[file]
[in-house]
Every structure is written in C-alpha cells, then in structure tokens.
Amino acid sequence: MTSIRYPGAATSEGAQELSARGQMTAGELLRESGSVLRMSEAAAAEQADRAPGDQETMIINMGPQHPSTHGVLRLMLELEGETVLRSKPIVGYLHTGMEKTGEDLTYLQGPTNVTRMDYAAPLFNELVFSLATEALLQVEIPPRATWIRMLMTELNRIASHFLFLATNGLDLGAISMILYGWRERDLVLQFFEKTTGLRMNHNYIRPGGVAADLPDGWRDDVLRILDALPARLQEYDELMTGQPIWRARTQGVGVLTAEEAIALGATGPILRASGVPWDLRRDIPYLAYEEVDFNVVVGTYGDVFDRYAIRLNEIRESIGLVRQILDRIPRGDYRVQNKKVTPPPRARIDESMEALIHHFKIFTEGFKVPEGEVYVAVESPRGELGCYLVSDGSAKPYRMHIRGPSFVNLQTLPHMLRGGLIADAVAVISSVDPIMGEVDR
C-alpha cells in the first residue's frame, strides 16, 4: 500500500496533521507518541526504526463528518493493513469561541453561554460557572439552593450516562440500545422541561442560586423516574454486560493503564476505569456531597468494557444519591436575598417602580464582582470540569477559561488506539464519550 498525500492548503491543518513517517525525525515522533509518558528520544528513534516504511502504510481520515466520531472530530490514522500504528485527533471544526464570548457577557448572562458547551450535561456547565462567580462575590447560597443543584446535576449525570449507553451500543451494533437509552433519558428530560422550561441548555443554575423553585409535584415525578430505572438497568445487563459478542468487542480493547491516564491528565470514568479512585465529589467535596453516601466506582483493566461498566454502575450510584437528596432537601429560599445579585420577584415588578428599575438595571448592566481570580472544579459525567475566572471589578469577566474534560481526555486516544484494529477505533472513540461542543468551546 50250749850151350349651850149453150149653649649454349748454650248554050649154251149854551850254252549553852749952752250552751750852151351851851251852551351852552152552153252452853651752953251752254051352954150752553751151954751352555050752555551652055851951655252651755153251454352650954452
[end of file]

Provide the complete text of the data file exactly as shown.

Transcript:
[in-house]
Every structure is written in C-alpha cells, then in structure tokens.
Amino acid sequence: MTSIRYPGAATSEGAQELSARGQMTAGELLRESGSVLRMSEAAAAEQADRAPGDQETMIINMGPQHPSTHGVLRLMLELEGETVLRSKPIVGYLHTGMEKTGEDLTYLQGPTNVTRMDYAAPLFNELVFSLATEALLQVEIPPRATWIRMLMTELNRIASHFLFLATNGLDLGAISMILYGWRERDLVLQFFEKTTGLRMNHNYIRPGGVAADLPDGWRDDVLRILDALPARLQEYDELMTGQPIWRARTQGVGVLTAEEAIALGATGPILRASGVPWDLRRDIPYLAYEEVDFNVVVGTYGDVFDRYAIRLNEIRESIGLVRQILDRIPRGDYRVQNKKVTPPPRARIDESMEALIHHFKIFTEGFKVPEGEVYVAVESPRGELGCYLVSDGSAKPYRMHIRGPSFVNLQTLPHMLRGGLIADAVAVISSVDPIMGEVDR
C-alpha cells in the first residue's frame, strides 16, 4: 500500500496533521507518541526504526463528518493493513469561541453561554460557572439552593450516562440500545422541561442560586423516574454486560493503564476505569456531597468494557444519591436575598417602580464582582470540569477559561488506539464519550 498525500492548503491543518513517517525525525515522533509518558528520544528513534516504511502504510481520515466520531472530530490514522500504528485527533471544526464570548457577557448572562458547551450535561456547565462567580462575590447560597443543584446535576449525570449507553451500543451494533437509552433519558428530560422550561441548555443554575423553585409535584415525578430505572438497568445487563459478542468487542480493547491516564491528565470514568479512585465529589467535596453516601466506582483493566461498566454502575450510584437528596432537601429560599445579585420577584415588578428599575438595571448592566481570580472544579459525567475566572471589578469577566474534560481526555486516544484494529477505533472513540461542543468551546 50250749850151350349651850149453150149653649649454349748454650248554050649154251149854551850254252549553852749952752250552751750852151351851851251852551351852552152552153252452853651752953251752254051352954150752553751151954751352555050752555551652055851951655252651755153251454352650954452